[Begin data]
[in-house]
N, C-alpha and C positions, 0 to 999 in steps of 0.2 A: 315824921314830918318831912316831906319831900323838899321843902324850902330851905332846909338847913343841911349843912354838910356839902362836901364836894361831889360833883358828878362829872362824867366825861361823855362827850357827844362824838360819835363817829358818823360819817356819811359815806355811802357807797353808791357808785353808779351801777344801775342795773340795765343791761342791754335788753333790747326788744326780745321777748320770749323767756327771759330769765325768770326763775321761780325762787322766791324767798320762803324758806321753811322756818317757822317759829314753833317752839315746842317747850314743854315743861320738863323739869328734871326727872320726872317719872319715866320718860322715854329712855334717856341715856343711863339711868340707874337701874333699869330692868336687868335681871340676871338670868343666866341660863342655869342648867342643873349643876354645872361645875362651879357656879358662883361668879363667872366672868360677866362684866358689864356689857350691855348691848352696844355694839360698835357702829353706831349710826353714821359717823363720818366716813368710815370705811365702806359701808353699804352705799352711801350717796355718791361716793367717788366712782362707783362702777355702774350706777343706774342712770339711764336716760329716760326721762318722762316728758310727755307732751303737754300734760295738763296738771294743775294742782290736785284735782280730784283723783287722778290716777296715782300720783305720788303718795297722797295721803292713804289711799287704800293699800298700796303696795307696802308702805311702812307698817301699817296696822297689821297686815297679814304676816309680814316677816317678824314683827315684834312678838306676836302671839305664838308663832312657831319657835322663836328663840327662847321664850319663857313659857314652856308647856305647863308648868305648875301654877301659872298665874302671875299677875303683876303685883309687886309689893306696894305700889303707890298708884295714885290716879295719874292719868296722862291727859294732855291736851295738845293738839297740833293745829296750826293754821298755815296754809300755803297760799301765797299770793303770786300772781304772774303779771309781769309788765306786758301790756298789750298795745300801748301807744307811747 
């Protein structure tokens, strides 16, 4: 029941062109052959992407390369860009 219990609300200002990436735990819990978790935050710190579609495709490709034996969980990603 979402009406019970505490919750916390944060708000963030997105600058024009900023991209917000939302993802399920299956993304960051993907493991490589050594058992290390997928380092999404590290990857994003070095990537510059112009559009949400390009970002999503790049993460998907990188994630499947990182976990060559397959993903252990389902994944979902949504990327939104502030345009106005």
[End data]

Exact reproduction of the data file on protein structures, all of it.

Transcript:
[in-house]
N, C-alpha and C positions, 0 to 999 in steps of 0.2 A: 315824921314830918318831912316831906319831900323838899321843902324850902330851905332846909338847913343841911349843912354838910356839902362836901364836894361831889360833883358828878362829872362824867366825861361823855362827850357827844362824838360819835363817829358818823360819817356819811359815806355811802357807797353808791357808785353808779351801777344801775342795773340795765343791761342791754335788753333790747326788744326780745321777748320770749323767756327771759330769765325768770326763775321761780325762787322766791324767798320762803324758806321753811322756818317757822317759829314753833317752839315746842317747850314743854315743861320738863323739869328734871326727872320726872317719872319715866320718860322715854329712855334717856341715856343711863339711868340707874337701874333699869330692868336687868335681871340676871338670868343666866341660863342655869342648867342643873349643876354645872361645875362651879357656879358662883361668879363667872366672868360677866362684866358689864356689857350691855348691848352696844355694839360698835357702829353706831349710826353714821359717823363720818366716813368710815370705811365702806359701808353699804352705799352711801350717796355718791361716793367717788366712782362707783362702777355702774350706777343706774342712770339711764336716760329716760326721762318722762316728758310727755307732751303737754300734760295738763296738771294743775294742782290736785284735782280730784283723783287722778290716777296715782300720783305720788303718795297722797295721803292713804289711799287704800293699800298700796303696795307696802308702805311702812307698817301699817296696822297689821297686815297679814304676816309680814316677816317678824314683827315684834312678838306676836302671839305664838308663832312657831319657835322663836328663840327662847321664850319663857313659857314652856308647856305647863308648868305648875301654877301659872298665874302671875299677875303683876303685883309687886309689893306696894305700889303707890298708884295714885290716879295719874292719868296722862291727859294732855291736851295738845293738839297740833293745829296750826293754821298755815296754809300755803297760799301765797299770793303770786300772781304772774303779771309781769309788765306786758301790756298789750298795745300801748301807744307811747 
């Protein structure tokens, strides 16, 4: 029941062109052959992407390369860009 219990609300200002990436735990819990978790935050710190579609495709490709034996969980990603 979402009406019970505490919750916390944060708000963030997105600058024009900023991209917000939302993802399920299956993304960051993907493991490589050594058992290390997928380092999404590290990857994003070095990537510059112009559009949400390009970002999503790049993460998907990188994630499947990182976990060559397959993903252990389902994944979902949504990327939104502030345009106005």